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S for Sex, S for Secret


Pakho Chow and Annie Liu in S for Sex, S for Secret.

Chinese: 小姐誘心  
Year: 2014  
Director: Jil Wong Pak-Kei
Producer: Patrick Kong, Shirley Yung
Writer: Patrick Kong

Annie Liu, Pakho Chau Pak-Ho, Kabby Hui, Jacqueline Chong Si-Man, Philip Keung Ho-Man, Jeana Ho Pui-Yu, Edward Ma Chi-Wai, Bryant Mak Ji-Lok, Winkie Lai, Ming Jai, Bob Lam, Elva Ni, Mak Ling-Ling, Dada Lo Chung-Chi

The Skinny: More of the same crappy relationship angst from Patrick Kong, except it’s directed by someone else – which unsurprisingly makes it better than the usual Kong joint! S for Sex, S for Secret should easily serve Kong’s devoted fans (they exist) while entertaining audiences with a taste for trashy Hong Kong Cinema. Not quality but if you expect it to be you’re really behind the times.
by Kozo:

Crappy date movie auteur Patrick Kong returns with awesome news: He didn’t direct his latest film! S for Sex, S for Secret is billed as a Patrick Kong film, but he only produces and scripts this cynical relationship movie about people who cheat on their spouses – and that’s totally fine because their spouses are evil and were probably cheating first, haha! But I digress. S for Sex is directed by Jil Wong Pak-Kei, a former member of the filmmaking collective called Seven’s, who made the mediocre youth films See You in YouTube and Trick or Cheat. Those works aside, S for Sex, S for Secret is better than Kong’s last three films, and a lot of that is due to the direction. The actors are given more room to work, their dialogue is not as screechy, the set-ups aren’t as lazy and the film simply looks better than Kong’s usual efforts. That said, this is far from a good movie. What I’m doing is simply using relative measurement to justify my claim that S for Sex, S for Secret doesn’t entirely suck. Adjusting your expectations can work miracles.

The film centers on two couples, starting with Hung (Pakho Chau) and Bobo (Annie Liu), newlyweds who are having sex problems. He’s got performance issues because he’s stressed out, plus she’s unadventurous in bed and only wants sex to have a baby. Meanwhile, she’s telling her family and friends about his problems – another surefire way to stop his tentpole from telescoping properly. However, Hung’s got secrets: He lost his job and is now working at a sex toy store, and in his frustration has started casually shagging a comely young girl (Kabby Hui) who engages in foreplay to power-up his package. Meanwhile, talent manager Sister Sze (Jacqueline Chong) is pissed off with Keung (Keung Ho-Man), her sex-addicted husband who’s straying far from the ranch. Simultaneously, one of Sze’s starlets, Tracy (Jeana Ho), resents Sze and instantly zeroes in on Keung for some retribution. Sze’s also got a lingering attraction to hunky Owen (Bryant Mak), a layabout who delivers food to her office while making come hither gazes. Something’s gotta give but it won’t be Patrick Kong with a refund. He still owes you for all his other movies.

As expected, everyone in S for Sex is pretty awful. All the characters are cheaters or liars, and if they don’t cheat or lie they’re reactionary near-stalkers like Ray (Eric Ma), a co-worker of Bobo’s who becomes yet another potential cheating partner on the already-confusing relationship chart. Having this many crappy characters is a trademark of cynical Patrick Kong romances, but at least the film has fun with its trashiness – like one over-the-top scene where Sze and Tracy attend a midnight business meeting where everyone is smoking while staring daggers at one another. The cattiness and doucheyness can be amusing, and the actors sell it well. This is a career-best performance from Jacqueline Chong (not exactly a high bar, but we’ll take what we can get) as the director actually gives her moments to do more than recite “me, me, me” dialogue. Meanwhile, Jeana Ho makes an entertainingly evil vamp and Annie Liu is solidly entertaining as a nagging goody-two-shoes wife. Pakho Chow is a good sport as the weak (in more ways than one) husband, and Keung Ho-Man does his usual “scummy bastard” act spectacularly.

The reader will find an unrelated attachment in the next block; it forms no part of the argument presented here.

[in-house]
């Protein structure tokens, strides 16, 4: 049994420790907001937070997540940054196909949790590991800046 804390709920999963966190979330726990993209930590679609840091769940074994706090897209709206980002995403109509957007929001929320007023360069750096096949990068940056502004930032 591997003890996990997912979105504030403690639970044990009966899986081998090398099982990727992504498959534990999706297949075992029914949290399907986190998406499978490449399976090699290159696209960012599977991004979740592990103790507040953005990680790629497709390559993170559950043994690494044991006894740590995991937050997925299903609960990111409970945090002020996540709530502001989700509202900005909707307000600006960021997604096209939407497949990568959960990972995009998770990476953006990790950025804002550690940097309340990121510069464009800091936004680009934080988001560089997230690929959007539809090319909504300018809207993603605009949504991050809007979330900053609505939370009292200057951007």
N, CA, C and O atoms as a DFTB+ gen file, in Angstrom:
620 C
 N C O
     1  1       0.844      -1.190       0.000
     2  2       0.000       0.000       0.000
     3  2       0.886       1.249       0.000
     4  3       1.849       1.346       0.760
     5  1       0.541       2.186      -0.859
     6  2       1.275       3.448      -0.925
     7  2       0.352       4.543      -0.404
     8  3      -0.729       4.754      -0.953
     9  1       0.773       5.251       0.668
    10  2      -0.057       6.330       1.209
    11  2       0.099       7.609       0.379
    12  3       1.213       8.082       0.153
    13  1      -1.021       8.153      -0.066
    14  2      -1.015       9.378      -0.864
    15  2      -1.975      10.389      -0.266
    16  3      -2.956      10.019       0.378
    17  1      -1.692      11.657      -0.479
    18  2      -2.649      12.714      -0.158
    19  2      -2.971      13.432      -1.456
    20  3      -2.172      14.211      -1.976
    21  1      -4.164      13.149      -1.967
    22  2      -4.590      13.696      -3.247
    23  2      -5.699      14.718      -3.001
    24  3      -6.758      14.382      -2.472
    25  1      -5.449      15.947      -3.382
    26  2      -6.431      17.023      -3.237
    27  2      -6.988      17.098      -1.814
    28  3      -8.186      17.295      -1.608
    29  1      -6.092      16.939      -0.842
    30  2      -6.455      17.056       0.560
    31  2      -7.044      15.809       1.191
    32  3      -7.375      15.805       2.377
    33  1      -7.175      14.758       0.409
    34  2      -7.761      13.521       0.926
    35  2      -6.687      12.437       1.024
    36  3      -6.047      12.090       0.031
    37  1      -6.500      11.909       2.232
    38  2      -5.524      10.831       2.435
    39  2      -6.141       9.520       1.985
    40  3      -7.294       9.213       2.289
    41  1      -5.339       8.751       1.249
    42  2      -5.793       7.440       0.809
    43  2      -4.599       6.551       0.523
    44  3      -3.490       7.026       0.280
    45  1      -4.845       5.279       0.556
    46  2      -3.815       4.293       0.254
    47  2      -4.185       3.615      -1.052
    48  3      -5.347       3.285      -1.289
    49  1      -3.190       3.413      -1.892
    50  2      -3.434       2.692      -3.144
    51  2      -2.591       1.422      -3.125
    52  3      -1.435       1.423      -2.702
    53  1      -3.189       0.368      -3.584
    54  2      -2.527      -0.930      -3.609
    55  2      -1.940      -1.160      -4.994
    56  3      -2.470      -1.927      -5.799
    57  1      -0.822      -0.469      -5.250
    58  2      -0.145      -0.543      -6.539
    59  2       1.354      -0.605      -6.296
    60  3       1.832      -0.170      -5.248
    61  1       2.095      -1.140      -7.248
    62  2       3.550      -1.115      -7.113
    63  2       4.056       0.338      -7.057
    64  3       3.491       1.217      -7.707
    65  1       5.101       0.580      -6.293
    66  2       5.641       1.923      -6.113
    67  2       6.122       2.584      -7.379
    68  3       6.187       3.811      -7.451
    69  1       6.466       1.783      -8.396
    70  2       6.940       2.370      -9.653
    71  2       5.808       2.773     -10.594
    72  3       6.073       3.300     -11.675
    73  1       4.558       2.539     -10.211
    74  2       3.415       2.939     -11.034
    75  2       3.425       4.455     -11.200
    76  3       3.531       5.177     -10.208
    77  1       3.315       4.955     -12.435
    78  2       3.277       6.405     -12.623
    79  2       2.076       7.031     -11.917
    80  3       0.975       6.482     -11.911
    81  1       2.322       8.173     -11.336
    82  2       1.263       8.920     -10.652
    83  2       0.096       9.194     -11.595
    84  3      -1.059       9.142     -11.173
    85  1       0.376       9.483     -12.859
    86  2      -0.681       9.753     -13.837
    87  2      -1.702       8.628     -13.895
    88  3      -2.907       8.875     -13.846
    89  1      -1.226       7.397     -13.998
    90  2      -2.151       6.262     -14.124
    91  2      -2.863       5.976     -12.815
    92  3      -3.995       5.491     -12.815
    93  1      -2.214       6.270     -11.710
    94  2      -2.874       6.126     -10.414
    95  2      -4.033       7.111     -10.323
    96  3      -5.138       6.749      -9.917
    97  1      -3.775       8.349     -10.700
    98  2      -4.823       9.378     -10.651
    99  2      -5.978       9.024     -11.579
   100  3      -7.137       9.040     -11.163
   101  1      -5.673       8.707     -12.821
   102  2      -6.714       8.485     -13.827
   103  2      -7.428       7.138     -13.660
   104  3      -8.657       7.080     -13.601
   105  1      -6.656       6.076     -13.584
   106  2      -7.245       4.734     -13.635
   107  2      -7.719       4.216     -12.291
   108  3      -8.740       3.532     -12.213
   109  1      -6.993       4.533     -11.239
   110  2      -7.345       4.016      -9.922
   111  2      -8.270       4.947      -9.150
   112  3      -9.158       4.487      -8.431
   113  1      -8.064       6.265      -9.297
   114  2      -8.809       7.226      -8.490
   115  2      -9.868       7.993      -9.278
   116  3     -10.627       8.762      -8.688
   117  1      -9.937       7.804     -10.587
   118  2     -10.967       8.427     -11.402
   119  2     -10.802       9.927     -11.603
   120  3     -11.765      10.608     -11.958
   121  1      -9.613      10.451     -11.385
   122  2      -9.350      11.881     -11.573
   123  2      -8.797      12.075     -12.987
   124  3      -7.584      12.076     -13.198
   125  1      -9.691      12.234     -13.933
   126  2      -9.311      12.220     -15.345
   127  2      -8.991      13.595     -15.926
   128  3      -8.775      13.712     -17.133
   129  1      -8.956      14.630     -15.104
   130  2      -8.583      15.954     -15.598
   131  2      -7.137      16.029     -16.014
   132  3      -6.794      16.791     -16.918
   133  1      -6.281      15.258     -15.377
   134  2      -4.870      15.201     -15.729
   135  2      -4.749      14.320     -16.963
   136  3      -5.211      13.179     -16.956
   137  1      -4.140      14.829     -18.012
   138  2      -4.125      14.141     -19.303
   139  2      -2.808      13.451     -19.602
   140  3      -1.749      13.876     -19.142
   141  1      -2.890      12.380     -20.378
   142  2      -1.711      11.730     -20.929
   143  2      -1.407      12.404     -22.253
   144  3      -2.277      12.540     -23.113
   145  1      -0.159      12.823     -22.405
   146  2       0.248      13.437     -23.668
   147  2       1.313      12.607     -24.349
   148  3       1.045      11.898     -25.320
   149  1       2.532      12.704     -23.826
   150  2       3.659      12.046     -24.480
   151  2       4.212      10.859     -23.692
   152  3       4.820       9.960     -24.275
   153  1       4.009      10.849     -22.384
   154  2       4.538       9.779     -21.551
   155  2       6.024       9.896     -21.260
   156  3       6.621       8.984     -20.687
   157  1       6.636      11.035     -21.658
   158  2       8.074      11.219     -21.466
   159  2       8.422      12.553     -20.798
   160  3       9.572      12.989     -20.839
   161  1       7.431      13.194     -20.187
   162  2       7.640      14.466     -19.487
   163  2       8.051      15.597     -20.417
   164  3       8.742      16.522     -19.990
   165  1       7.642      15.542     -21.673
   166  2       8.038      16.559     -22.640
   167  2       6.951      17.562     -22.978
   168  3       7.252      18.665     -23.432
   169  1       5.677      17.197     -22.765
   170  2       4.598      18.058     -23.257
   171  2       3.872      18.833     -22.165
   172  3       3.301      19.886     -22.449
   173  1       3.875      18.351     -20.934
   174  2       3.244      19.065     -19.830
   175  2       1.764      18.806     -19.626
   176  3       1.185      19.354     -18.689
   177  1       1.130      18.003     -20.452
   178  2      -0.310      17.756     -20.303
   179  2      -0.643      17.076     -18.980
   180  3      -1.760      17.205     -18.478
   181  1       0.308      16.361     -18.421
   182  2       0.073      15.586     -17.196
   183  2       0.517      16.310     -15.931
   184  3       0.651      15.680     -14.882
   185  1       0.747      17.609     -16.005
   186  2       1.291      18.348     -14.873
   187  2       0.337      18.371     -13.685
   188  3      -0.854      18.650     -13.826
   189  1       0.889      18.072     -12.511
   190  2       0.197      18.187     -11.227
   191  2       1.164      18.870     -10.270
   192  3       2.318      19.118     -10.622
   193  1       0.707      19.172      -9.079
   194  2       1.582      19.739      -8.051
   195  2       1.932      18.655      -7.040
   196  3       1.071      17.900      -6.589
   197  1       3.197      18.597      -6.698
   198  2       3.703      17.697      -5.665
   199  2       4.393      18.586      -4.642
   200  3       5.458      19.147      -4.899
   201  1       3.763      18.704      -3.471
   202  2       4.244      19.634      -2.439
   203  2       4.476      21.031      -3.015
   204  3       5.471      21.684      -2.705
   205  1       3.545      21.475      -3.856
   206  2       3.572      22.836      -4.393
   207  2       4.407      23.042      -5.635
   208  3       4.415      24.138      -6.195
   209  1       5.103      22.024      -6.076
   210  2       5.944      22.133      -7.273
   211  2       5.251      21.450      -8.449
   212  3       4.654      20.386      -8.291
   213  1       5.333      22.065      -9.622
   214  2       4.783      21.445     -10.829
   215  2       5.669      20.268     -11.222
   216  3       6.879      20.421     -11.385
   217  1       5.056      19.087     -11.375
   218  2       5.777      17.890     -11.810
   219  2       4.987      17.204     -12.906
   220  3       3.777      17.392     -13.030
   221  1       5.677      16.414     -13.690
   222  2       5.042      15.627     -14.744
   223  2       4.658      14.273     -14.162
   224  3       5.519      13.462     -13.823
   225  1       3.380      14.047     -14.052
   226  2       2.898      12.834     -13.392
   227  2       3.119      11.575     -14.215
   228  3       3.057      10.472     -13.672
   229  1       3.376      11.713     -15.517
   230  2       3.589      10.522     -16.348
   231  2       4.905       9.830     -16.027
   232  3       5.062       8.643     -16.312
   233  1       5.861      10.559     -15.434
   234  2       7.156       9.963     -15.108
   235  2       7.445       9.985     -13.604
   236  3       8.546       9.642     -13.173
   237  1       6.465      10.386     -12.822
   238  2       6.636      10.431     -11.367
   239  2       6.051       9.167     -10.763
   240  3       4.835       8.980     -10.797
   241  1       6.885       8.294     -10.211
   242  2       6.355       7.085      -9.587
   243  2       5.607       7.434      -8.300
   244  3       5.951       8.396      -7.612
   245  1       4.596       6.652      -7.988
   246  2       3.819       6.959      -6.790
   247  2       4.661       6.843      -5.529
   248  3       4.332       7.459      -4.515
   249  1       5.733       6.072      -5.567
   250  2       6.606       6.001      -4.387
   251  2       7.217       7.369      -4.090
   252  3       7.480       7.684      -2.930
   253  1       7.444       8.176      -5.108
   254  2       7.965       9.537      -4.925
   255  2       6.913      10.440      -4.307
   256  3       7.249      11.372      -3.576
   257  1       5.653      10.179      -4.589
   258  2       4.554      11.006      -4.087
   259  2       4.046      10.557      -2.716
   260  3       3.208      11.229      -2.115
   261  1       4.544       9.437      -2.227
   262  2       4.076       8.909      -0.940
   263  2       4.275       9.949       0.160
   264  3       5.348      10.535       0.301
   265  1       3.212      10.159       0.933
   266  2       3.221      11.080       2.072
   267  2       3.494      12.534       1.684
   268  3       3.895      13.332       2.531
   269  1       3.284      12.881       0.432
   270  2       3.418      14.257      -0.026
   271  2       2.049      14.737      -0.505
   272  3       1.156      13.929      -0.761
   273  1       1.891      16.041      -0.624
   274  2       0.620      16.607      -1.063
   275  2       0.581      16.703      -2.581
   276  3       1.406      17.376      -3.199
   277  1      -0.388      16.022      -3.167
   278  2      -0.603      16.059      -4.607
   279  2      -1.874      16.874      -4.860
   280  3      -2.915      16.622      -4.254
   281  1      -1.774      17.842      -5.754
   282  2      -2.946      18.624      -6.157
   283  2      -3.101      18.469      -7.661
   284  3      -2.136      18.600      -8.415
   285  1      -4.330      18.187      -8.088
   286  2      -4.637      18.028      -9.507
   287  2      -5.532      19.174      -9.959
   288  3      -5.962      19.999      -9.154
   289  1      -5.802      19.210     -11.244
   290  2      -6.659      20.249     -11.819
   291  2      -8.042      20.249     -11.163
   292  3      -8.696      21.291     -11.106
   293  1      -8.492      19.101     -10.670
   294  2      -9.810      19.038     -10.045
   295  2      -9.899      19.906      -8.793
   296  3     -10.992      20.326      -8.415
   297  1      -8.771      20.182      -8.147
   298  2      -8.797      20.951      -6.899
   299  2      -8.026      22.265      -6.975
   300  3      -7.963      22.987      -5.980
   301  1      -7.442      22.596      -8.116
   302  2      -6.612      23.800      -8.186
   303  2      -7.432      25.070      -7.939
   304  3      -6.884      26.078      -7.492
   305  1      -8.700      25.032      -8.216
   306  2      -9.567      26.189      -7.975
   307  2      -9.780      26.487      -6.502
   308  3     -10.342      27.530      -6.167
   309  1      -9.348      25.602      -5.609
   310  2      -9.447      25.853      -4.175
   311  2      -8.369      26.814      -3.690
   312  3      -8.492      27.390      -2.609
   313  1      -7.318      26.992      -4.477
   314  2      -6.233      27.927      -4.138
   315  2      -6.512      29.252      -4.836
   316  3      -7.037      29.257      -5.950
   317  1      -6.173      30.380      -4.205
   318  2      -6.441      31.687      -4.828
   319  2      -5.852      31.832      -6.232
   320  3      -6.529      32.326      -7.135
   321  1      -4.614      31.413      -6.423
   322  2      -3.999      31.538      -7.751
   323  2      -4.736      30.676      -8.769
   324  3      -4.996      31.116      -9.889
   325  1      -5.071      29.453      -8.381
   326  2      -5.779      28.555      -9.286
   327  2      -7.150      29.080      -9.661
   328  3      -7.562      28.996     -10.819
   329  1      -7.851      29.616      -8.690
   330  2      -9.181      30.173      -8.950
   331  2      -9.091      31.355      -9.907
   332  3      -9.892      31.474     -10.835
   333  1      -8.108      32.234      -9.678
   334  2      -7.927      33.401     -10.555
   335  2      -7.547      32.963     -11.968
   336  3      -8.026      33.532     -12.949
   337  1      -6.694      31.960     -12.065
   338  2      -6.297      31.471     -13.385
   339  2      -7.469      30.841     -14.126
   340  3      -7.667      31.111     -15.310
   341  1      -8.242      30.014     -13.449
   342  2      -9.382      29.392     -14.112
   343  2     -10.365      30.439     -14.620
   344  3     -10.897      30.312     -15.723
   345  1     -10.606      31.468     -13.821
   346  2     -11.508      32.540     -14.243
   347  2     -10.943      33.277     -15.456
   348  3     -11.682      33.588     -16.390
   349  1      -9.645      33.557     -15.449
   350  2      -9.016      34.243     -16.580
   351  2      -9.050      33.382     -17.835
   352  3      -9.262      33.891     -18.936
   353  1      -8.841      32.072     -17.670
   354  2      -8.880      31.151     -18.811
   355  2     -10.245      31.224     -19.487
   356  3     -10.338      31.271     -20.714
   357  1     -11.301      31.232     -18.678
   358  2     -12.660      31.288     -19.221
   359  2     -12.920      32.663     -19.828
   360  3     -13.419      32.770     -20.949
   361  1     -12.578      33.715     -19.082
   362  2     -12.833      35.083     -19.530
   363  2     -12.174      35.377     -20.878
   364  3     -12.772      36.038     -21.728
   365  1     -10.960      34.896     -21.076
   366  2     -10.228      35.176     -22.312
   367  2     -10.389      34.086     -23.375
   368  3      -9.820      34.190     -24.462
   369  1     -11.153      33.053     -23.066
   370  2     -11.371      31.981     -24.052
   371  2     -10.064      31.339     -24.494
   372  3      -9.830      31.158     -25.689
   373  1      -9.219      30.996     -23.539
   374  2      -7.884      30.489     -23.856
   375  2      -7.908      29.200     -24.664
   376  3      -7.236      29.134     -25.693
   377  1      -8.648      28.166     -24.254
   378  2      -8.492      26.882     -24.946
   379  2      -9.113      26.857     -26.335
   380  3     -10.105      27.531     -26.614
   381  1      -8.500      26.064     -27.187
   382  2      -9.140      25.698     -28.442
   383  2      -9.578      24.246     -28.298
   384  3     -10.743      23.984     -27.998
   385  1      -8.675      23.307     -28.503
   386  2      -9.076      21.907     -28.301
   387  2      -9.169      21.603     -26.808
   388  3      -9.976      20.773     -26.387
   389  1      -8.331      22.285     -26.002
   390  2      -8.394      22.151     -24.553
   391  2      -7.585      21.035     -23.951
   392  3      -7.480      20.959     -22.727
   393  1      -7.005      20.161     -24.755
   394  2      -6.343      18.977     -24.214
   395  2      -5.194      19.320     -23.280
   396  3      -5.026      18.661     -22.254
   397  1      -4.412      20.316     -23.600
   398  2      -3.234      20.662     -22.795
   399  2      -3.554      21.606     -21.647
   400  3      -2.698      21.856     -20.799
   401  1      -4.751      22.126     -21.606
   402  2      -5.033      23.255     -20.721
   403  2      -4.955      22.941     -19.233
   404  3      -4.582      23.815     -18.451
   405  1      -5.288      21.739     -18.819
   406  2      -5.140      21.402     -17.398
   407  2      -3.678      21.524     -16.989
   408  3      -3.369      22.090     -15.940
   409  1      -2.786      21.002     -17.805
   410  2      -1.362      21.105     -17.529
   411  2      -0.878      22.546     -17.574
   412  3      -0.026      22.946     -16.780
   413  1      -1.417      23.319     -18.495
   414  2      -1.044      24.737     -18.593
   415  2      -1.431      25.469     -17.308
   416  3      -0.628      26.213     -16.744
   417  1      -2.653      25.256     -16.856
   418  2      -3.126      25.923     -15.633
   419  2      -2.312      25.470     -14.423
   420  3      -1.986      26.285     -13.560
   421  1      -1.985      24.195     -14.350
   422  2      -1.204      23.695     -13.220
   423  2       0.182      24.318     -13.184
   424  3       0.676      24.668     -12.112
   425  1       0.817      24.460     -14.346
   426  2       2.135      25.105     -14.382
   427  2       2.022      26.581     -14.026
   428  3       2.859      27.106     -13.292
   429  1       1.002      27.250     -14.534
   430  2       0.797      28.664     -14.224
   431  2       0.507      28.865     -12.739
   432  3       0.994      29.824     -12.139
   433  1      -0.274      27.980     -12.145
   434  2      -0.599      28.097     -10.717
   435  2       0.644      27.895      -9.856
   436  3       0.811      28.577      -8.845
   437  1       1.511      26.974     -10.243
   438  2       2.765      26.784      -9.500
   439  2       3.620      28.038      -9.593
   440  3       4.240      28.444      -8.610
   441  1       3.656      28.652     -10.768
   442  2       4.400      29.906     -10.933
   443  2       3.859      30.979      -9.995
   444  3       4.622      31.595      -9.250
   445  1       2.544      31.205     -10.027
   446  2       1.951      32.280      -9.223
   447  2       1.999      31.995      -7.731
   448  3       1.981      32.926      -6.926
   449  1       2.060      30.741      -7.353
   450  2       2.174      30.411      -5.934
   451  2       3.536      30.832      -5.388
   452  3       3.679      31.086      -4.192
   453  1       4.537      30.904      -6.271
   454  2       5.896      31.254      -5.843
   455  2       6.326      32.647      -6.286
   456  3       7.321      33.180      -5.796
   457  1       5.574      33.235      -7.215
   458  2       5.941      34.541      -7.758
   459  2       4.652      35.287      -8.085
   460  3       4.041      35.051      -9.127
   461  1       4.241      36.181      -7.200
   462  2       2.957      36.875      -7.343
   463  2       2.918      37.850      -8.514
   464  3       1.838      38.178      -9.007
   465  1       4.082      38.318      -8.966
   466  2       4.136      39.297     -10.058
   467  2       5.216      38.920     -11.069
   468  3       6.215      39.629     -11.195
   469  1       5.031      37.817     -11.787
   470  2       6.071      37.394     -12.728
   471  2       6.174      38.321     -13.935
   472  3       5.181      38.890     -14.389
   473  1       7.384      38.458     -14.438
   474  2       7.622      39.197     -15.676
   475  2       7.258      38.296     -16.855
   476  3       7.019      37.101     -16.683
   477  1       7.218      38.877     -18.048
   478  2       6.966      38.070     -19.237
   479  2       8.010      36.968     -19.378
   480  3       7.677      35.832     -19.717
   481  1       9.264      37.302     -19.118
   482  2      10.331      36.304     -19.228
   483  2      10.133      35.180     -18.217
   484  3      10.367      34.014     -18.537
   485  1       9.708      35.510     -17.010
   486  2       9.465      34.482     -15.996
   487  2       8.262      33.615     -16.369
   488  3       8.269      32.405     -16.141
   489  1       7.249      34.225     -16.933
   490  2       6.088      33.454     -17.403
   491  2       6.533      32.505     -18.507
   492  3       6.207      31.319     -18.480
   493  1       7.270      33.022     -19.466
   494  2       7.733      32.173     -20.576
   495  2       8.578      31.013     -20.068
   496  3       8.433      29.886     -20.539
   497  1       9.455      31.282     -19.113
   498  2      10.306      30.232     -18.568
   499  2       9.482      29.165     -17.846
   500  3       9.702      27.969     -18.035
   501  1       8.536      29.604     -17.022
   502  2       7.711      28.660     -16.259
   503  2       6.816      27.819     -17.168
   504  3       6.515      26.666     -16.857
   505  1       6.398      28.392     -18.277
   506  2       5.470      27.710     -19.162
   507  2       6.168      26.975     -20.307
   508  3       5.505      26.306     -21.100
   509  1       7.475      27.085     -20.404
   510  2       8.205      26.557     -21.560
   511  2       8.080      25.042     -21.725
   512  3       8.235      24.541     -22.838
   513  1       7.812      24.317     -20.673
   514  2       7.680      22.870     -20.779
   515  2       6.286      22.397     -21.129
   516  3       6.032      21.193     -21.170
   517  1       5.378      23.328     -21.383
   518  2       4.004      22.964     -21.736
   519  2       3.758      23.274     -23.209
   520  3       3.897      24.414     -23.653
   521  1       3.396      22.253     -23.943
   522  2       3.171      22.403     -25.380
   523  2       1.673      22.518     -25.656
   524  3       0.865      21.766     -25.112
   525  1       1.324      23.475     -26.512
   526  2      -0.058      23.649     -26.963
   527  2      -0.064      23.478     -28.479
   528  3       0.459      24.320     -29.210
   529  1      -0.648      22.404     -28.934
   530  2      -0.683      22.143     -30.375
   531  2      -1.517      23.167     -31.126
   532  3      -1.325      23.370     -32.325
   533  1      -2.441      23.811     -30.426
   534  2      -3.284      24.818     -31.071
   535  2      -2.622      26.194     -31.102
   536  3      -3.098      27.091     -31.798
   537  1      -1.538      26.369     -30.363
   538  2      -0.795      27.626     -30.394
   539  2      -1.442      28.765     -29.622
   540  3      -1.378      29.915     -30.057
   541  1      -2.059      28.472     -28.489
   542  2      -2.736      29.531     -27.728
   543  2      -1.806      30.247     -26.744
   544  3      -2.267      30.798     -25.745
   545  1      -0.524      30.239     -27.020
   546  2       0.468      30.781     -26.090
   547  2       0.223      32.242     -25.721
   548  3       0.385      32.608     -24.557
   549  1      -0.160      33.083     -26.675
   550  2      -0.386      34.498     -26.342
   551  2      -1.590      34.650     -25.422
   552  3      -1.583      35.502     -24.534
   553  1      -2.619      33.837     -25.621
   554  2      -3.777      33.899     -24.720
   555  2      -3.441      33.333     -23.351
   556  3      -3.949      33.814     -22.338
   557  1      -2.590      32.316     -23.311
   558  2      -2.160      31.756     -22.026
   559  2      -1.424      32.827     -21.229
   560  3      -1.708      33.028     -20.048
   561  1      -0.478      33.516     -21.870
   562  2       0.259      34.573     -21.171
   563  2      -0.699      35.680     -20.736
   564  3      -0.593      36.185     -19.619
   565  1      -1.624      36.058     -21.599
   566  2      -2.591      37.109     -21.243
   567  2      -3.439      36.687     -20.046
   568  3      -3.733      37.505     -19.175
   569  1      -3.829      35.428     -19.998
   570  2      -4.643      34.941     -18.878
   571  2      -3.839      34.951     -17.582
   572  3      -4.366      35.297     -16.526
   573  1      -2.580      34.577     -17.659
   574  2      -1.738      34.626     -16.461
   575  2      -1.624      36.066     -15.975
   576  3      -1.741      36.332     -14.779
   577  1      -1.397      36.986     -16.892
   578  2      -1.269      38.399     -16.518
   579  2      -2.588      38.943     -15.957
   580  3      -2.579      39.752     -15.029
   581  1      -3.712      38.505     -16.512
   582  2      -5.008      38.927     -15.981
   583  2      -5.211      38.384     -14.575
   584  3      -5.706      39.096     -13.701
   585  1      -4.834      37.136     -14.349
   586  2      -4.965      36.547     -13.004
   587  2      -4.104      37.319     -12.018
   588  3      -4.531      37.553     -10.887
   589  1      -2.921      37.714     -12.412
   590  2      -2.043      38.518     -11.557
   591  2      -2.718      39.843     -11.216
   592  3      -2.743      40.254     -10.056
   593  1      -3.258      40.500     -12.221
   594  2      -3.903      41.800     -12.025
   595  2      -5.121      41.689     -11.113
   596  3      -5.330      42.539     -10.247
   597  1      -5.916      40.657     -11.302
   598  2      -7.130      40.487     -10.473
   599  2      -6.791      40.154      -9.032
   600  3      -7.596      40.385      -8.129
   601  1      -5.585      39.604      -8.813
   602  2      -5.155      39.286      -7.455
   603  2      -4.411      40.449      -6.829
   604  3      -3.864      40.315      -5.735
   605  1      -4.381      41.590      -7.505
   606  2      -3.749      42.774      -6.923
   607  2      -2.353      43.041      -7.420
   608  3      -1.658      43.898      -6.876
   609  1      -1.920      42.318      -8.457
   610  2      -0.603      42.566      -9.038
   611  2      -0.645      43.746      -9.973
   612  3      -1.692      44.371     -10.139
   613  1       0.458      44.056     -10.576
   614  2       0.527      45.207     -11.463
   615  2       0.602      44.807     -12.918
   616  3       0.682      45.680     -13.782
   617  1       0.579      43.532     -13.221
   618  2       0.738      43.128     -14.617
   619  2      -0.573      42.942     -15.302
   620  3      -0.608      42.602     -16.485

Also of note are relative newcomers Kabby Hui and Bryant Mak. Neither is exceptional, but Hui manages decent affect as a casual sex temptress, while Mak is remarkably comfortable as an affable boy toy. Yep, I’m praising actors for not being annoying in a Patrick Kong production, which is preferable to taking the film to task for its tired plot twists, crappy music cues and aggravating orgy of flashbacks to stuff that happened five minutes ago – one of Kong’s very familiar and overused tricks. This stuff was bad the last twenty-three times Kong tried it, so let’s just ignore all the bad stuff and focus on the good stuff, like the barbed dialogue, the references to current Hong Kong culture and even a seven years-late reference to Gillian Chung’s career. Ultimately, there’s not much new here, which means Patrick Kong’s devotees (They exist, really!) will be fine. Those wary of Kong are right to assume the worst with S for Sex, S for Secret, but when the result is actually not Kong’s worst – hey, it’s like we won a prize or something! We’ll undoubtedly play this game with Patrick Kong again soon. (Kozo, 1/2015)

Availability: DVD (Hong Kong)
Region 3 NTSC
CN Entertainment Ltd.
16x9 Anamorphic Widescreen
Cantonese Language Track
Dolby Digital 5.1
Removable English and Chinese Subtitles
*Also Available on Blu-ray Disc
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